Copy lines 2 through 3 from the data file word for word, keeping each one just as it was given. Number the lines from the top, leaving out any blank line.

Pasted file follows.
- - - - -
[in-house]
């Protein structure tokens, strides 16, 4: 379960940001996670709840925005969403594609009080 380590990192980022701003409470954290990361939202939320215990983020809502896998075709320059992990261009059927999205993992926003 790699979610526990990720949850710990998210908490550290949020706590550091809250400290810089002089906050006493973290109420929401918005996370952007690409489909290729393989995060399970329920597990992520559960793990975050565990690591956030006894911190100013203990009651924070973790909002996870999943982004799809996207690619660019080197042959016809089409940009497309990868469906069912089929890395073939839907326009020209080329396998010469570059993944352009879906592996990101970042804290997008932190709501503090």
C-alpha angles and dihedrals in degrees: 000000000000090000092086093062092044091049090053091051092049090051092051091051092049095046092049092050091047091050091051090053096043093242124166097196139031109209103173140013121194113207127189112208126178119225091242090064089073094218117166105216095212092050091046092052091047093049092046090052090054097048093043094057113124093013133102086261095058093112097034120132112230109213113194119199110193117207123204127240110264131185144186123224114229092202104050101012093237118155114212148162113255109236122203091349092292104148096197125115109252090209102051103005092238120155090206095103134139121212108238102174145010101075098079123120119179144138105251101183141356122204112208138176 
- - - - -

């Protein structure tokens, strides 16, 4: 379960940001996670709840925005969403594609009080 380590990192980022701003409470954290990361939202939320215990983020809502896998075709320059992990261009059927999205993992926003 790699979610526990990720949850710990998210908490550290949020706590550091809250400290810089002089906050006493973290109420929401918005996370952007690409489909290729393989995060399970329920597990992520559960793990975050565990690591956030006894911190100013203990009651924070973790909002996870999943982004799809996207690619660019080197042959016809089409940009497309990868469906069912089929890395073939839907326009020209080329396998010469570059993944352009879906592996990101970042804290997008932190709501503090």
C-alpha angles and dihedrals in degrees: 000000000000090000092086093062092044091049090053091051092049090051092051091051092049095046092049092050091047091050091051090053096043093242124166097196139031109209103173140013121194113207127189112208126178119225091242090064089073094218117166105216095212092050091046092052091047093049092046090052090054097048093043094057113124093013133102086261095058093112097034120132112230109213113194119199110193117207123204127240110264131185144186123224114229092202104050101012093237118155114212148162113255109236122203091349092292104148096197125115109252090209102051103005092238120155090206095103134139121212108238102174145010101075098079123120119179144138105251101183141356122204112208138176 